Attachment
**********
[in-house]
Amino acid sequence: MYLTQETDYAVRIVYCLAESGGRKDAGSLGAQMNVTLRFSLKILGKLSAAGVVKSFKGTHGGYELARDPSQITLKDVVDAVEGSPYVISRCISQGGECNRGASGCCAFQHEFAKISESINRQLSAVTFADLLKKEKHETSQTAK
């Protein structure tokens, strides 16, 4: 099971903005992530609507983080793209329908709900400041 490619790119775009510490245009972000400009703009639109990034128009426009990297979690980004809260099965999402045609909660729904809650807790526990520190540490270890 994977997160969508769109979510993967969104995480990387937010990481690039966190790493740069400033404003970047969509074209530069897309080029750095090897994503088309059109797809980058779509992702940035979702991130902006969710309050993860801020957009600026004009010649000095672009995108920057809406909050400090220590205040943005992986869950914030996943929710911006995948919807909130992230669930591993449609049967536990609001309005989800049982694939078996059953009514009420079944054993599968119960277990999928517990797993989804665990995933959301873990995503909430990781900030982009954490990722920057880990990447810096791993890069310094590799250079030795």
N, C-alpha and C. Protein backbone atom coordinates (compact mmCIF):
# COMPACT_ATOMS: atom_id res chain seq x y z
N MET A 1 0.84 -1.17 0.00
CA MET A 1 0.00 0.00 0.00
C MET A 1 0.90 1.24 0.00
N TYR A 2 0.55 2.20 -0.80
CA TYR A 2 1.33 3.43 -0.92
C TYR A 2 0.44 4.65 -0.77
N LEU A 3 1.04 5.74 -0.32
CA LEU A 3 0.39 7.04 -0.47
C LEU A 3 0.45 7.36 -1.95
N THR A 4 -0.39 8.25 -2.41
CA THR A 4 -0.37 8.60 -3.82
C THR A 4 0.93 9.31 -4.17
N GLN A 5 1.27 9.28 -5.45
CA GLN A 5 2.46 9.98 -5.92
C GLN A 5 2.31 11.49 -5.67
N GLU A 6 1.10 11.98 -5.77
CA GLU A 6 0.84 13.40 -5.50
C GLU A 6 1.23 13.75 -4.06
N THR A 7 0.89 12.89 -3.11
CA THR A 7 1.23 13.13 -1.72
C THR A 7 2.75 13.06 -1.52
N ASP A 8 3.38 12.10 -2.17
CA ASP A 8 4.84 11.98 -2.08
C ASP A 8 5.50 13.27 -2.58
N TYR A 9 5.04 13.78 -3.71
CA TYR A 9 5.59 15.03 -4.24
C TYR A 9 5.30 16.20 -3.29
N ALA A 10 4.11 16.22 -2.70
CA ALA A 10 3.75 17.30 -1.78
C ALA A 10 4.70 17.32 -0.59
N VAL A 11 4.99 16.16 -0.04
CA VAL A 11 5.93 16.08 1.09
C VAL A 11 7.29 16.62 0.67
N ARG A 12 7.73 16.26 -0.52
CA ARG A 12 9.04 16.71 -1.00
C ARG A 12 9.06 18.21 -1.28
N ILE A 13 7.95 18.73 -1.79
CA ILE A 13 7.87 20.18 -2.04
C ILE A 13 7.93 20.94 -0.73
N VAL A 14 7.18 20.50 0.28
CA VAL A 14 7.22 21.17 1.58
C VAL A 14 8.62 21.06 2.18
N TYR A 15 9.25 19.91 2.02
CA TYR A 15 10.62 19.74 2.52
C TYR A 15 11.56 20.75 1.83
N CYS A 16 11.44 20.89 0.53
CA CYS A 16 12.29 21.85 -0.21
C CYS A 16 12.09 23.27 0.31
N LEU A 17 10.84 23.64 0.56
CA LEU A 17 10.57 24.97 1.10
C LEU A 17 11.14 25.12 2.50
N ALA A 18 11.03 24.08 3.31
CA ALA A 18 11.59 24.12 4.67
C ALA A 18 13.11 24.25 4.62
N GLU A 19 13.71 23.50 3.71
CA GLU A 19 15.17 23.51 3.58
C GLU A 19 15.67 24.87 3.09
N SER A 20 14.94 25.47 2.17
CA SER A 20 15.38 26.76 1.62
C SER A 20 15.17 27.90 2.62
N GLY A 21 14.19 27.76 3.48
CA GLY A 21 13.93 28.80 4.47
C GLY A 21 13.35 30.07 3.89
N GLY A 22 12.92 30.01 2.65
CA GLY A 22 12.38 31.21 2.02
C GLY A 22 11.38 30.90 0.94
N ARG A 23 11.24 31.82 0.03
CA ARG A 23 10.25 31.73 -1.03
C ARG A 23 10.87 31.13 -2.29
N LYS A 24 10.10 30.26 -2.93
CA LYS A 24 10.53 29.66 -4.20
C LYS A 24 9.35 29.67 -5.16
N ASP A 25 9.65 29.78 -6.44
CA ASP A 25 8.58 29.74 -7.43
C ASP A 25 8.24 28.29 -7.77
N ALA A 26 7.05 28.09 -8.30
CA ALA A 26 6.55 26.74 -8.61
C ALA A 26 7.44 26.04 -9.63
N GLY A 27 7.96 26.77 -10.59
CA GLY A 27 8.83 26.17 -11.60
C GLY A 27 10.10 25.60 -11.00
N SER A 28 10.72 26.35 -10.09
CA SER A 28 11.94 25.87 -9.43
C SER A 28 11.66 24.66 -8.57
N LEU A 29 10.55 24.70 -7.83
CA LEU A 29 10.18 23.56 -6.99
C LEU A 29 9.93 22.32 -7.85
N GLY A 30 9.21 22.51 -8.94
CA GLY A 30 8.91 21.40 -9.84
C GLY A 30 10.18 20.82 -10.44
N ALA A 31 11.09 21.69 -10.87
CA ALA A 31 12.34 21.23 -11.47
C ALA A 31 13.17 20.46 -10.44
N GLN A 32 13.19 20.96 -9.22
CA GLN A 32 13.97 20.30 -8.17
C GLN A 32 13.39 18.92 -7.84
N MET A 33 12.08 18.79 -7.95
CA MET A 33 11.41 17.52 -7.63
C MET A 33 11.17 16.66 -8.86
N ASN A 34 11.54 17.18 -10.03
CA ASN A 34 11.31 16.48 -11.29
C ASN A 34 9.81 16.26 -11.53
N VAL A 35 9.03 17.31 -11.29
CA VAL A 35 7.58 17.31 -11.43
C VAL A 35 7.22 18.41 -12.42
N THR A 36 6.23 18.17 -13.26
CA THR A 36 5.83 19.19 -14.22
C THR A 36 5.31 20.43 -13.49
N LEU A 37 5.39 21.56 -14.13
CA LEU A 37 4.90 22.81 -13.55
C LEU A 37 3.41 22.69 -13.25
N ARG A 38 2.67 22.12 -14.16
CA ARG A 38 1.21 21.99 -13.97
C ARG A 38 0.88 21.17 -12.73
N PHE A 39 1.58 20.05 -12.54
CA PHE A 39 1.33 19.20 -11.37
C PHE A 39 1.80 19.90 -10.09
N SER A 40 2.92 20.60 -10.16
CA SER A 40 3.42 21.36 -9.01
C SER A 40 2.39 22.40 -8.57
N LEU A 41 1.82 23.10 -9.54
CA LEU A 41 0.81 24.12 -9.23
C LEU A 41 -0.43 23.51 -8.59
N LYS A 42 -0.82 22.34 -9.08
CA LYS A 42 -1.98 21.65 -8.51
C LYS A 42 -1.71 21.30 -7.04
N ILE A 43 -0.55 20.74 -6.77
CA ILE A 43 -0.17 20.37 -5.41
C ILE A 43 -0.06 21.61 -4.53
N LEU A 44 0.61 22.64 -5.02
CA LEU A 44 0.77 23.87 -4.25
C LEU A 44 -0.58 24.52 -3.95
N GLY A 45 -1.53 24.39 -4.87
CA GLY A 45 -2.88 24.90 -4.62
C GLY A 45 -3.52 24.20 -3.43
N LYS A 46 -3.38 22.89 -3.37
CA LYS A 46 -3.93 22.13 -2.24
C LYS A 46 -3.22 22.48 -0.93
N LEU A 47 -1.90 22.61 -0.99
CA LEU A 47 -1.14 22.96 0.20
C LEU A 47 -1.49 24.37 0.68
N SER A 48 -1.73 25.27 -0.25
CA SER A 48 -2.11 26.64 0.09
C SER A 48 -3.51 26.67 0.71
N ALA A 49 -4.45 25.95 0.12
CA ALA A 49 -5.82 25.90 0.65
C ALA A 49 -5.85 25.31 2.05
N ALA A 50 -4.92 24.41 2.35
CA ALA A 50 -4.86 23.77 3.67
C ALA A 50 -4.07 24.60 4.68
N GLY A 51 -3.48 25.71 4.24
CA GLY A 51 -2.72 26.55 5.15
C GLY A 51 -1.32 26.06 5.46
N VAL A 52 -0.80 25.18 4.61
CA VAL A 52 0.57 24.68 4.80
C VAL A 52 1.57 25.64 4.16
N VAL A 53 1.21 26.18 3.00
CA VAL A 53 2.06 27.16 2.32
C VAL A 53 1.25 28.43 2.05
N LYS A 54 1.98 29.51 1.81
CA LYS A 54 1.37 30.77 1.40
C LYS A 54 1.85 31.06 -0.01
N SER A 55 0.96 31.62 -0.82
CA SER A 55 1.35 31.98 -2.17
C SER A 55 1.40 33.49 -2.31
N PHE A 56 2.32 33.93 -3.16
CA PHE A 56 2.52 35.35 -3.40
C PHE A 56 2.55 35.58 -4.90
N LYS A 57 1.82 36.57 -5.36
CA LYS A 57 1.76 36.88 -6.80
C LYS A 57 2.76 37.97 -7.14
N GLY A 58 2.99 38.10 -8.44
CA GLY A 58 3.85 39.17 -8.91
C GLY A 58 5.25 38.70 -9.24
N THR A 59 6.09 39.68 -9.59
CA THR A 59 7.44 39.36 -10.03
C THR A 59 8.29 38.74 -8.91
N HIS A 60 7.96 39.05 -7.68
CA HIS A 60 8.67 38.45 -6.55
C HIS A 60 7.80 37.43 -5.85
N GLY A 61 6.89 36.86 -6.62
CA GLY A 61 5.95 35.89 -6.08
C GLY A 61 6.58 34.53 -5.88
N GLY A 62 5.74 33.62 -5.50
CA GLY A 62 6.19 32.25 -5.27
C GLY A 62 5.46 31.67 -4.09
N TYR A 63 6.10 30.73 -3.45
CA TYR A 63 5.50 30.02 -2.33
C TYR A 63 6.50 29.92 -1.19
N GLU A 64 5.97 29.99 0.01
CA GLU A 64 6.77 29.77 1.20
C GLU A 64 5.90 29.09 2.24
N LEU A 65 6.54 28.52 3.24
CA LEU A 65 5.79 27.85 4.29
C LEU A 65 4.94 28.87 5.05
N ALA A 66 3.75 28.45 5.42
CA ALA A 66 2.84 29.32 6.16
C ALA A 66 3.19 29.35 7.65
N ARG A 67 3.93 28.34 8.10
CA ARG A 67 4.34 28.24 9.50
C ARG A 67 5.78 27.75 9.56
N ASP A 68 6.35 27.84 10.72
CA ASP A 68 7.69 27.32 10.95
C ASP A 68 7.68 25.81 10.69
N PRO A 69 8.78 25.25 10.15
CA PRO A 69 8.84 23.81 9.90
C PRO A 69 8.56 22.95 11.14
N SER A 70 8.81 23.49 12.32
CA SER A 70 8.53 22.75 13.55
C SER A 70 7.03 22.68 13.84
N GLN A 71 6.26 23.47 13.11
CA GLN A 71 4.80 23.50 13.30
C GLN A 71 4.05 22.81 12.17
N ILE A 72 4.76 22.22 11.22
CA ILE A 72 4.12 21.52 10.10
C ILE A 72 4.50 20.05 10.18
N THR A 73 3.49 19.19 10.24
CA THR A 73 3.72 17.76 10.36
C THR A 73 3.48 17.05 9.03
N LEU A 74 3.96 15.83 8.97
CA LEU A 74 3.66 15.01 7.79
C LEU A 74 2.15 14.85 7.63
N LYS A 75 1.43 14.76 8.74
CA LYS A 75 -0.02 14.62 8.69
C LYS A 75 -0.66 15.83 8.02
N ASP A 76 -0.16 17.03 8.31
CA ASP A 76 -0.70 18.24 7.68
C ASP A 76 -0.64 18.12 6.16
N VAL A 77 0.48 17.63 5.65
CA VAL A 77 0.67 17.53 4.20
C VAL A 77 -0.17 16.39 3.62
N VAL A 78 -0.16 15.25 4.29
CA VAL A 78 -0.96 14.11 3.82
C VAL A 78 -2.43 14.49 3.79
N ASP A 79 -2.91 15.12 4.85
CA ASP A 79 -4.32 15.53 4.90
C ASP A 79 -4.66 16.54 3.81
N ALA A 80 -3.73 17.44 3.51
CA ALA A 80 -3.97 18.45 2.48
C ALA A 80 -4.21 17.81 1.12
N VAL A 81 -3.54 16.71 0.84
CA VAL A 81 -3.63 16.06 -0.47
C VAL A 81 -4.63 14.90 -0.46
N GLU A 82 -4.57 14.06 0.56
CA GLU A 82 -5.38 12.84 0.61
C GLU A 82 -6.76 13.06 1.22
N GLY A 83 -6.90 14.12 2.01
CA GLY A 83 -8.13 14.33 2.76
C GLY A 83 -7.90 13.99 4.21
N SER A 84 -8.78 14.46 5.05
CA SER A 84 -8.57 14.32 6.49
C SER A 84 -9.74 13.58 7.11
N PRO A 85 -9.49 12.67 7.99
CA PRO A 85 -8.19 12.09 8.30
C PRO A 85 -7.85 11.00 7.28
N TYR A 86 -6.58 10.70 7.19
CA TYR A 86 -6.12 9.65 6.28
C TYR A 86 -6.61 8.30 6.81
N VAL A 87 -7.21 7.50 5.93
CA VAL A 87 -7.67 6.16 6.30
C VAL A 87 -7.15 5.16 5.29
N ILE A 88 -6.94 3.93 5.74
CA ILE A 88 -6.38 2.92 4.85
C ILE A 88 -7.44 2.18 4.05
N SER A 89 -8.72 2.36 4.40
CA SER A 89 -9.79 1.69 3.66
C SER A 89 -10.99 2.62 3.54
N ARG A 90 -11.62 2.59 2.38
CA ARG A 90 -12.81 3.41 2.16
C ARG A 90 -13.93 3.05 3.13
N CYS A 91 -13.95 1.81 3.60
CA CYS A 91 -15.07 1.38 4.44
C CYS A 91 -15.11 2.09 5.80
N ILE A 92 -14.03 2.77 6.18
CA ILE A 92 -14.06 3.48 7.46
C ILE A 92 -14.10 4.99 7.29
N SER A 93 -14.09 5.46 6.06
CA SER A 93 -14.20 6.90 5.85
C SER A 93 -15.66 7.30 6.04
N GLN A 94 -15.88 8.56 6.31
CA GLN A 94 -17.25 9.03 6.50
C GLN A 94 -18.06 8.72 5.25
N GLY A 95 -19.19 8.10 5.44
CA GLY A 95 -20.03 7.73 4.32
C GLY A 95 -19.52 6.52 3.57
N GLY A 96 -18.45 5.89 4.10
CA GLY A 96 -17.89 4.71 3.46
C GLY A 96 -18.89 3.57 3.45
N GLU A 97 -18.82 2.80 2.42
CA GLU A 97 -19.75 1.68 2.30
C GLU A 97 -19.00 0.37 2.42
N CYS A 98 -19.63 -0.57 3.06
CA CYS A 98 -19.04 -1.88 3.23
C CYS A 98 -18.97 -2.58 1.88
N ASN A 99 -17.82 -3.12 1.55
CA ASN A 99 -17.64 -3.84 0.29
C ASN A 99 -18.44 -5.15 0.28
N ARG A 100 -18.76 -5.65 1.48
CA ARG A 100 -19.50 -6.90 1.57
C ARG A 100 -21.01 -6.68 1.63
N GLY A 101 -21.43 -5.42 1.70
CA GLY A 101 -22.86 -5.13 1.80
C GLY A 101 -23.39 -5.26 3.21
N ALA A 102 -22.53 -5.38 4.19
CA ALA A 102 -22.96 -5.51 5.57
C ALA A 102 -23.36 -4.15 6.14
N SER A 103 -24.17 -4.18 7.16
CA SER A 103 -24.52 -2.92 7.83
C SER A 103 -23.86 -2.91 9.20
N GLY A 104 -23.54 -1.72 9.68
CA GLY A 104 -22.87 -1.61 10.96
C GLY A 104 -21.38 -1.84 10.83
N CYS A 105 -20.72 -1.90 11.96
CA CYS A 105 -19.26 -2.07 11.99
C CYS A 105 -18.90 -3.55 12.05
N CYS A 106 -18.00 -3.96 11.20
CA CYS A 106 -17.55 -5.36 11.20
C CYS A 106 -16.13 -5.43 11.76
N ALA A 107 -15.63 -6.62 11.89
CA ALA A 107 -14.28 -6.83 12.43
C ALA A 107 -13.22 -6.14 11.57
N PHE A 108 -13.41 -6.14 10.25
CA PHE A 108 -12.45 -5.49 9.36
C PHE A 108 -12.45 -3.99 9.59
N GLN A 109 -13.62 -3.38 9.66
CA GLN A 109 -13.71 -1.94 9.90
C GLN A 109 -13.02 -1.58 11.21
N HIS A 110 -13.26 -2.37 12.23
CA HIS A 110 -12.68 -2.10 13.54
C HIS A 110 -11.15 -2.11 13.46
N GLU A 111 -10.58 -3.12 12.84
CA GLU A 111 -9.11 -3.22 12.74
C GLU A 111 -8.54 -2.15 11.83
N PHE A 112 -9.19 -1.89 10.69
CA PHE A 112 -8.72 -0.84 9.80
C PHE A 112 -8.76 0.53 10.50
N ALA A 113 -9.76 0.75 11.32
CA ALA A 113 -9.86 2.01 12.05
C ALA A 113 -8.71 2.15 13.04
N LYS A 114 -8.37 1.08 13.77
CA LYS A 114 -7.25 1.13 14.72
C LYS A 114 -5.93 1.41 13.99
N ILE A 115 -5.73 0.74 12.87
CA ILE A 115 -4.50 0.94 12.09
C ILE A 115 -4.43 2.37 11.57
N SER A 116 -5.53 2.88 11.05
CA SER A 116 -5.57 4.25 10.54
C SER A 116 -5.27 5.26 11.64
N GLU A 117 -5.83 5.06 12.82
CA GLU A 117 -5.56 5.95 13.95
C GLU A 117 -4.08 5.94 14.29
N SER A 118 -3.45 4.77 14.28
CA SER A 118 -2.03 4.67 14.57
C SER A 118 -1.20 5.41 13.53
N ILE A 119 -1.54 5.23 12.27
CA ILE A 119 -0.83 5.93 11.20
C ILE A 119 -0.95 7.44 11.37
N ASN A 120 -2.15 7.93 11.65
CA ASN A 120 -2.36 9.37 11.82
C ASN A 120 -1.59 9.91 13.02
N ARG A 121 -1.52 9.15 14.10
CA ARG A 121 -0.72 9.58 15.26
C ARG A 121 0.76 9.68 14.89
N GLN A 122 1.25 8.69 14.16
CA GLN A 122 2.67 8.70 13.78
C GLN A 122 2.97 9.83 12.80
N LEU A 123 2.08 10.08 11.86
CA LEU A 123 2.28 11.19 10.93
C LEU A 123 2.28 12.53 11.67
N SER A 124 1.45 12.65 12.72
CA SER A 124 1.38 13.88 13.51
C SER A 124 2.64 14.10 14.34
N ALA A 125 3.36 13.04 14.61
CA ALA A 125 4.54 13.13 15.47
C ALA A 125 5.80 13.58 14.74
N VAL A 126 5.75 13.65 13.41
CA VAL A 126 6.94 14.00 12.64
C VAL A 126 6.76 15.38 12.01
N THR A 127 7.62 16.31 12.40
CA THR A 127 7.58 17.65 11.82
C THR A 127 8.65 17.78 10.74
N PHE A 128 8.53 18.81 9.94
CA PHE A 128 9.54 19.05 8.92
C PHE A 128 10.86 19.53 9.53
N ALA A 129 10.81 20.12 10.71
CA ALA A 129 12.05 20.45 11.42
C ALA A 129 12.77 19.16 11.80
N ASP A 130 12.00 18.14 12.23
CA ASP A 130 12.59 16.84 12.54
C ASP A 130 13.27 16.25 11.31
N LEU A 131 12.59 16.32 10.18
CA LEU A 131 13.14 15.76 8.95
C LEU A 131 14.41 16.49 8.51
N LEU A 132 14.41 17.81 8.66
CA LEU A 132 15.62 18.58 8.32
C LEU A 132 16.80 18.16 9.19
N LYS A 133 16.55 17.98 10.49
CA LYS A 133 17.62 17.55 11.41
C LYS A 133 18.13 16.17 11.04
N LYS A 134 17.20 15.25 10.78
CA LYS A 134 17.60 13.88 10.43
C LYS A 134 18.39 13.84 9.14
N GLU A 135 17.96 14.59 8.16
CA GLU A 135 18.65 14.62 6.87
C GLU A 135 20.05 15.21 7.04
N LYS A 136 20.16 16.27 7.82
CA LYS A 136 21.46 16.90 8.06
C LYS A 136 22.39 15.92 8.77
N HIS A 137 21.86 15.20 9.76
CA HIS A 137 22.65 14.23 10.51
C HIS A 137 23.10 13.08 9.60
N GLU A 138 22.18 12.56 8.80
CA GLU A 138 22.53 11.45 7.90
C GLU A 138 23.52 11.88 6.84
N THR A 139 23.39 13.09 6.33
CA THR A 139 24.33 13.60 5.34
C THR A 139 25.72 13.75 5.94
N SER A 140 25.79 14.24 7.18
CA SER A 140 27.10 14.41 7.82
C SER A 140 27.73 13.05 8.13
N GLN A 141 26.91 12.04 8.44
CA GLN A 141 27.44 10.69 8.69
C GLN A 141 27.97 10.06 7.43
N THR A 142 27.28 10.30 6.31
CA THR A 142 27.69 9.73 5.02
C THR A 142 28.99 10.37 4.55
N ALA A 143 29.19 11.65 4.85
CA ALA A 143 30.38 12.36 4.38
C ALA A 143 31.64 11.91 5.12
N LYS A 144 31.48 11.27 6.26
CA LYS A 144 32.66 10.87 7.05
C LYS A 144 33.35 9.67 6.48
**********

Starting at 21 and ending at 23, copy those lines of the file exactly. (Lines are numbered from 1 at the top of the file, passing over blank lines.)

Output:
N GLU A 6 1.10 11.98 -5.77
CA GLU A 6 0.84 13.40 -5.50
C GLU A 6 1.23 13.75 -4.06